You are the owner of this article.
You have permission to edit this article.

Delving into the world of natural wine and all its earthly glory

  • 0
  • 2 min to read

You’re probably living under a big, sober rock if you haven’t heard about natural wine yet. Maybe you swear by mango White Claw. Or worse, you go to house parties far too often and the only wine you drink is poured into your mouth by someone else from a bag. Yes, I might be judging you, but you know, who’s not? Natural wine.

That’s because natural wine is made by the people, for the people. It doesn’t require any expertise or income requirements to consume, and is better suited to those who seek out adventure and new experiences that can’t be reproduced. 

It’s lawless and unruly as demonstrated by its wildness on the palette, but also by its lack of classification. In an industry that’s been plagued by hundreds of years of rules and tradition, natural wine has none — except that it is natural. So what does that mean in the context of pressed and fermented grape juice?

For answers, I turned to Molly Ringe, owner of the eponymous Molly’s Bottle Shop in the quaint and quiet Sunset Hill neighborhood near Ballard. Molly’s 218-square foot shop is part tasting room, part wine boutique and is one of the many new, natural wine-focused specialty shops to emerge ever since the craze took hold in Seattle. This craze can be attributed to a number of factors, from the famously colorful, hand-drawn labels on their bottles to the distinctive hipster street cred it invariably offers. But for Ringe, making the case for natural wine was non-negotiable.

At 30 years old, Molly was diagnosed with breast cancer. At the time, she was working as a sommelier at night and in IT during the day, a job that enabled her to “gain access to one of the best oncologists in the United States.” Under treatment, Ringe’s doctor insisted that she eliminate conventional wine from her diet, but not for reasons you might think.

“He was convinced that the additives and chemicals in conventionally made wines were part of the reason why people were getting cancer much younger and more aggressively,” Ringe said.

After successfully battling cancer and committing to her own research, Ringe was determined to make her own natural wine, and even enrolled at Washington State University’s viticulture and enology program to learn the winemaking process. She knew something was wrong when they taught her how to put on a hazmat suit in preparation of spraying pesticides and herbicides on the vineyards.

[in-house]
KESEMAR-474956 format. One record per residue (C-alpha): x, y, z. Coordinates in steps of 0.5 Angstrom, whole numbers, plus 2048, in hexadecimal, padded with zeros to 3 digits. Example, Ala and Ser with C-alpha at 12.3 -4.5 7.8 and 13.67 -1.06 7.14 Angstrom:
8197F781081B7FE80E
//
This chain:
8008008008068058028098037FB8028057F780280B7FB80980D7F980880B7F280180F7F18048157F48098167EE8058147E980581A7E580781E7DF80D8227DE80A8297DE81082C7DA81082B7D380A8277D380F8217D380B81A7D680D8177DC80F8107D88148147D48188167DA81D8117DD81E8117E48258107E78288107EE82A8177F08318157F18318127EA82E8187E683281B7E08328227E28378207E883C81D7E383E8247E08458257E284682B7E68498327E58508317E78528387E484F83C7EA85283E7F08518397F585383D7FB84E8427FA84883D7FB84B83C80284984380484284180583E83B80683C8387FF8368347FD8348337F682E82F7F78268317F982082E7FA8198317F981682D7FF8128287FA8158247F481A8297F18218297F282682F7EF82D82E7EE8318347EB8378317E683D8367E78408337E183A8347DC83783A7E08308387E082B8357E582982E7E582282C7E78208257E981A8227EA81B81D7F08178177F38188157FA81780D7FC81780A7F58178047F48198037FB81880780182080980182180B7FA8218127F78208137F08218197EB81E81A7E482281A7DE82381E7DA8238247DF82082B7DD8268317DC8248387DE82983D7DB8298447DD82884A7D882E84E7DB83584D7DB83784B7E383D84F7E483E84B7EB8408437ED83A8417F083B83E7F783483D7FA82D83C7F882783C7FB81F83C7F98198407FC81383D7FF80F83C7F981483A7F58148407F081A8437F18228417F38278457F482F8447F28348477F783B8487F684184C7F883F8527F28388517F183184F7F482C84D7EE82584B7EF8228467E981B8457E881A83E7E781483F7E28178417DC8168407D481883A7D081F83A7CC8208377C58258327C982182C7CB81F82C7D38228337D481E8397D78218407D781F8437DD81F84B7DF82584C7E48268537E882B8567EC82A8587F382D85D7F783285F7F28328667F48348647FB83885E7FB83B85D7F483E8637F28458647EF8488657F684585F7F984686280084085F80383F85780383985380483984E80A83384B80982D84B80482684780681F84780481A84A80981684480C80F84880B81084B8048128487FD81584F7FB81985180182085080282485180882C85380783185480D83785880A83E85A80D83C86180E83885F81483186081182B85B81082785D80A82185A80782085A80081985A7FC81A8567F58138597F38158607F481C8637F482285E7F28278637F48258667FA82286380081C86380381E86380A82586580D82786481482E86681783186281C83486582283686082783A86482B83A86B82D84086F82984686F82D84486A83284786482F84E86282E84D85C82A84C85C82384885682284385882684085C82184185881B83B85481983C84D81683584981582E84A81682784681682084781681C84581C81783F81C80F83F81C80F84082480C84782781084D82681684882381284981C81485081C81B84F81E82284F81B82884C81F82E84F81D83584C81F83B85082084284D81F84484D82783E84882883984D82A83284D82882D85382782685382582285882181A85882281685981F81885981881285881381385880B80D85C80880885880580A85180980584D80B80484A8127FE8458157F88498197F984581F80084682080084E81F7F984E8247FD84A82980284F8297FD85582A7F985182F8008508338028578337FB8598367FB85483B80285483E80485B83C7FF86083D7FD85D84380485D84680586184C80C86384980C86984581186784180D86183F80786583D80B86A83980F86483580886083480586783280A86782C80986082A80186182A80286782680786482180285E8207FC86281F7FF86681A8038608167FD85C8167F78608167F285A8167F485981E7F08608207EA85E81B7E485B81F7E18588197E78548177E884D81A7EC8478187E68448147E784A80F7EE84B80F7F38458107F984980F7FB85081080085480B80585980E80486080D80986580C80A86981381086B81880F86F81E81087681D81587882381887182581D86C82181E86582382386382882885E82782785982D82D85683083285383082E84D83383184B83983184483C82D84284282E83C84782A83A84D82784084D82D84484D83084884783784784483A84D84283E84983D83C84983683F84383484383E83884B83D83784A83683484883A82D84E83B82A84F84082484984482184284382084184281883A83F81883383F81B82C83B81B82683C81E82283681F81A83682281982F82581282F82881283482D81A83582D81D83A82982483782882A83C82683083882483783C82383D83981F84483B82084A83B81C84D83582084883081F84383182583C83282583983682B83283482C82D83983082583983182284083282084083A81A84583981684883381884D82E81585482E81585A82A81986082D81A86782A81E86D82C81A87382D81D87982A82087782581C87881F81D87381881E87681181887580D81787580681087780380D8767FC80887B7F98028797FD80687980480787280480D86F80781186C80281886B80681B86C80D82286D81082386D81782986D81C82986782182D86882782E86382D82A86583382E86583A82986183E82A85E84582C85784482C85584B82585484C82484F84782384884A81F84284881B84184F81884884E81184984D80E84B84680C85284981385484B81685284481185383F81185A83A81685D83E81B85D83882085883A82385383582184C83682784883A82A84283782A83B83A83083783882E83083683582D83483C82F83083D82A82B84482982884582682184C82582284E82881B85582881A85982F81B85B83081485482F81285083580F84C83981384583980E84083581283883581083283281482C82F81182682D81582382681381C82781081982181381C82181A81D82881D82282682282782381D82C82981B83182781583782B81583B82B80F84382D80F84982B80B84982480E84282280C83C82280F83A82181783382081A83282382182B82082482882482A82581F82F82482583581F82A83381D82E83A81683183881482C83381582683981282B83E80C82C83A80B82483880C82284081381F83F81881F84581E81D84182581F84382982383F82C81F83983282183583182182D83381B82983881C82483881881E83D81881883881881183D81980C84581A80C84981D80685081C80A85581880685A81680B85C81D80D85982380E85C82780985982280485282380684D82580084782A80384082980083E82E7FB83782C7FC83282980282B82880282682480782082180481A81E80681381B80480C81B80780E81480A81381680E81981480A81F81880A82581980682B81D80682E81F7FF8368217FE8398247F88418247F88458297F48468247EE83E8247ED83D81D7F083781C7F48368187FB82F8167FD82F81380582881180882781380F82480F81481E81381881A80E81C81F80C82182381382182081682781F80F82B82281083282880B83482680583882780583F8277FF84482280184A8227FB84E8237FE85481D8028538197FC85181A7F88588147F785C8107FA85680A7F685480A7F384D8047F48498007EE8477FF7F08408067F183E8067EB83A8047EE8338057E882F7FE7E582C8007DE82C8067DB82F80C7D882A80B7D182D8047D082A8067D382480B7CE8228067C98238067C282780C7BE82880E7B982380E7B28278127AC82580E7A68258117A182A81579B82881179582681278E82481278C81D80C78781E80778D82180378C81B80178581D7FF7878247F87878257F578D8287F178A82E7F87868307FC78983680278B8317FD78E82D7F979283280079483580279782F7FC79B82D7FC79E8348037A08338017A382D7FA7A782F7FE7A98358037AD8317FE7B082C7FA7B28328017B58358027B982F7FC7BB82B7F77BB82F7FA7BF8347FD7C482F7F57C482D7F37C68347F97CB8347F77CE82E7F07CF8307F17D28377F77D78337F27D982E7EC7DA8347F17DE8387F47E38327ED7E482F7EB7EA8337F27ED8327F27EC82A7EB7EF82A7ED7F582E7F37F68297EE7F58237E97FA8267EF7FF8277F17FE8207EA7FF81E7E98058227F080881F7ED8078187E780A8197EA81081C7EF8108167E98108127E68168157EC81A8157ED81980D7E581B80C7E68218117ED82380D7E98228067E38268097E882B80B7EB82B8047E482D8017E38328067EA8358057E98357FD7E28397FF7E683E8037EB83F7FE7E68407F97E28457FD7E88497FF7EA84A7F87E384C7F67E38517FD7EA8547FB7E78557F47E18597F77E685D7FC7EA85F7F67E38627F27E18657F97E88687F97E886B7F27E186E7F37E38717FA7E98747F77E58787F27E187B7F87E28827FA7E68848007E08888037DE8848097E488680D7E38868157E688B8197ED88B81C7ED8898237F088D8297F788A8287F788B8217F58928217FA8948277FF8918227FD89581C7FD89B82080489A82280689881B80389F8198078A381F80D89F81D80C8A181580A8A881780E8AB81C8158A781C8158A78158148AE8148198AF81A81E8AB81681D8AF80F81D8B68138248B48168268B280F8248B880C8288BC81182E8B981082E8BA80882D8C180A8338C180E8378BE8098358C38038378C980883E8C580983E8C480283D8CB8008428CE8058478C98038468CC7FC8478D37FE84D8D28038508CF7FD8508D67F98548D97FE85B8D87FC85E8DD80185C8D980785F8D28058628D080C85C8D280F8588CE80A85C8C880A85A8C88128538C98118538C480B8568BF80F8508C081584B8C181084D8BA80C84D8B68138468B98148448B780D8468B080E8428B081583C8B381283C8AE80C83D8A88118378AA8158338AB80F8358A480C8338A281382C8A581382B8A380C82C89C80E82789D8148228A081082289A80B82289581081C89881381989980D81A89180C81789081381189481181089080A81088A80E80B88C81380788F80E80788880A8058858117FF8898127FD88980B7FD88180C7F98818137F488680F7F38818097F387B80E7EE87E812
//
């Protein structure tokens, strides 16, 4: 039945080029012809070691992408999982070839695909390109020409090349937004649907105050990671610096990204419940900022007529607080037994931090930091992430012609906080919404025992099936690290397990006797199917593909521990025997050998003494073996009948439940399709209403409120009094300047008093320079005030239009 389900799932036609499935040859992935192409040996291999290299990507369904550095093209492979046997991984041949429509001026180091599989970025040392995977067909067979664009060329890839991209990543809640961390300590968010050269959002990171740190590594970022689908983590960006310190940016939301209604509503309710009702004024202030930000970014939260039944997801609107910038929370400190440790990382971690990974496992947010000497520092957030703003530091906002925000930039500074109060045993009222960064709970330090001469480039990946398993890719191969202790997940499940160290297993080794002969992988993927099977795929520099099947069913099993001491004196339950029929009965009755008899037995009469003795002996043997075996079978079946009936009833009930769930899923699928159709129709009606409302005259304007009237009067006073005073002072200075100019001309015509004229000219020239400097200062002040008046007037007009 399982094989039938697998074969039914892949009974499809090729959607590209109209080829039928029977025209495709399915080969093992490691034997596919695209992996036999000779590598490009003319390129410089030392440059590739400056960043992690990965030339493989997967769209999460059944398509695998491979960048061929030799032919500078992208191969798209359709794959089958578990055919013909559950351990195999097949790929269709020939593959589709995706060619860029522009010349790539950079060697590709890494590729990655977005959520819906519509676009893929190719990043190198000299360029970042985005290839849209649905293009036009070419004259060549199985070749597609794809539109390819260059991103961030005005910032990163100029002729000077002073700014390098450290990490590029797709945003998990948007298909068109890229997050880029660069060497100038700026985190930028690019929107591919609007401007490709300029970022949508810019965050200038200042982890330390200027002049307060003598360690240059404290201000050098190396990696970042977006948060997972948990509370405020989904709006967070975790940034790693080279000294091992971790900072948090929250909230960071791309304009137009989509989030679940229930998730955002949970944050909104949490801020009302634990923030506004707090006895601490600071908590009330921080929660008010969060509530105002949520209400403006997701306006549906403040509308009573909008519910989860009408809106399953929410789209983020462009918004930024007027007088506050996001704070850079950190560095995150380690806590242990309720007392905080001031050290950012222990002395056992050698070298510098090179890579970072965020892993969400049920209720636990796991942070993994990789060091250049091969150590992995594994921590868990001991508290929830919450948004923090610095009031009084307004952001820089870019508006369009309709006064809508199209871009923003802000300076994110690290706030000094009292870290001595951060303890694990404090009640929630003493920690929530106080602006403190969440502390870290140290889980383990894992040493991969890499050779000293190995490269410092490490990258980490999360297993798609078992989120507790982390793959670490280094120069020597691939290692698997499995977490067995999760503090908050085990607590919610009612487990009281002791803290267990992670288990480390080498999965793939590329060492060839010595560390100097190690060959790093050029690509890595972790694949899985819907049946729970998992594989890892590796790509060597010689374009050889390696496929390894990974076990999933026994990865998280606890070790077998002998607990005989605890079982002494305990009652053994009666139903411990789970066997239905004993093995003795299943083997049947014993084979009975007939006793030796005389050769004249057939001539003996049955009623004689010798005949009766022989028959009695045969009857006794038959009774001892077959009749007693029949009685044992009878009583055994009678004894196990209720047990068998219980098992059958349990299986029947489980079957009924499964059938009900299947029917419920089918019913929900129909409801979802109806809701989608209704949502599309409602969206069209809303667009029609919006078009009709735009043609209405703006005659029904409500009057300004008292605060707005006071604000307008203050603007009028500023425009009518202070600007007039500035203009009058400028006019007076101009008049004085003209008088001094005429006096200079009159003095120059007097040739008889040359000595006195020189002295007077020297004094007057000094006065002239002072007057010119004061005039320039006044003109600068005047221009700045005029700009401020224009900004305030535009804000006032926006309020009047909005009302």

Ringe left the program and traveled to Paris where she discovered natural wine in all of its earthy and natural glory. Before natural wine had unleashed its grip on all of the posh, faux fringe culture neighborhoods of San Francisco and New York, natural wine was being made, consumed, and normalized in France since the 1980s. 

As mentioned, there are no actual rules that winemakers must adhere to when producing natural wine, but there are several basic principles that a winery must follow to be considered natural among their peers. Of course, organic farming is an essential component to this and many farmers commit to what are called “biodynamic” practices. 

Regardless, many natural wine zealots will claim that the biggest difference in natural wines versus conventional wines are the lack of additives. Among other technical reasons, conventional winemakers use additives to reduce flaws and achieve consistent flavors within their wines, as well as make it age-worthy for consumers.

For wine naturalists, these so-called faults and inconsistencies are what make opening a fresh bottle so exciting. Since natural wines are unfiltered, they contain microbes and proteins and cloudy molecules that are constantly altering the course of the wine, sometimes producing sour, kombucha-like flavors while others are fruity and delicate. Not even a winemaker could tell you what their bottle will taste like once opened, since anything goes when you let nature take the wheel. 

“Natural wine is an opportunity to taste a place,” Ringe said. “When you start manipulating it with additives and chemicals, you take away that opportunity.” 

In addition to Molly’s Bottle Shop, places nearby that serve natural wine include Poindexter Coffee, a coffee shop by day and wine bar by night right off the Ave, and Vif, a coffee shop and natural wine bar hybrid in Fremont. 

 Reaching writer Jackie Light at Twitter: @jackie_e_light

Like what you’re reading? Support high-quality student journalism by donating here.

(0) comments

Welcome to the discussion.

Keep it Clean. Please avoid obscene, vulgar, lewd, racist or sexually-oriented language.
Don't Threaten. Threats of harming another person will not be tolerated.
Be Truthful. Don't knowingly lie about anyone or anything.
Be Nice. No racism, sexism or any sort of -ism that is degrading to another person.
Be Proactive. Use the 'Report' link on each comment to let us know of abusive posts.
Share with Us. We'd love to hear eyewitness accounts, the history behind an article.